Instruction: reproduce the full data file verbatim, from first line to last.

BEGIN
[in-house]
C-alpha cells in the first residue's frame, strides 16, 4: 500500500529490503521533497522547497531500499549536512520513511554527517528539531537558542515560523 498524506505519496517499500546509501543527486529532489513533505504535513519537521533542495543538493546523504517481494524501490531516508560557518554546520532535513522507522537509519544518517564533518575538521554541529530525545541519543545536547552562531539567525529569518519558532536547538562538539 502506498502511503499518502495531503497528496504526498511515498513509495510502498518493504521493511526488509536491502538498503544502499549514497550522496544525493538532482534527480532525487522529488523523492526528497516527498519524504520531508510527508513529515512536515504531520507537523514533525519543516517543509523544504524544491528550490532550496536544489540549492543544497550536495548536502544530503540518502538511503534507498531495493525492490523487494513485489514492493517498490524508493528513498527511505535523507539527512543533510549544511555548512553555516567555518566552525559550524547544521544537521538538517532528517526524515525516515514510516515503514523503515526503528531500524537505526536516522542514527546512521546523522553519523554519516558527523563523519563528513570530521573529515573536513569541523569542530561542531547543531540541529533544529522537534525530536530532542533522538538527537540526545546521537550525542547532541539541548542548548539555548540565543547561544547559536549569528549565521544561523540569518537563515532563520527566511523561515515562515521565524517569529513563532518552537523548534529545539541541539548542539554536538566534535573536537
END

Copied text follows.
[in-house]
C-alpha cells in the first residue's frame, strides 16, 4: 500500500529490503521533497522547497531500499549536512520513511554527517528539531537558542515560523 498524506505519496517499500546509501543527486529532489513533505504535513519537521533542495543538493546523504517481494524501490531516508560557518554546520532535513522507522537509519544518517564533518575538521554541529530525545541519543545536547552562531539567525529569518519558532536547538562538539 502506498502511503499518502495531503497528496504526498511515498513509495510502498518493504521493511526488509536491502538498503544502499549514497550522496544525493538532482534527480532525487522529488523523492526528497516527498519524504520531508510527508513529515512536515504531520507537523514533525519543516517543509523544504524544491528550490532550496536544489540549492543544497550536495548536502544530503540518502538511503534507498531495493525492490523487494513485489514492493517498490524508493528513498527511505535523507539527512543533510549544511555548512553555516567555518566552525559550524547544521544537521538538517532528517526524515525516515514510516515503514523503515526503528531500524537505526536516522542514527546512521546523522553519523554519516558527523563523519563528513570530521573529515573536513569541523569542530561542531547543531540541529533544529522537534525530536530532542533522538538527537540526545546521537550525542547532541539541548542548548539555548540565543547561544547559536549569528549565521544561523540569518537563515532563520527566511523561515515562515521565524517569529513563532518552537523548534529545539541541539548542539554536538566534535573536537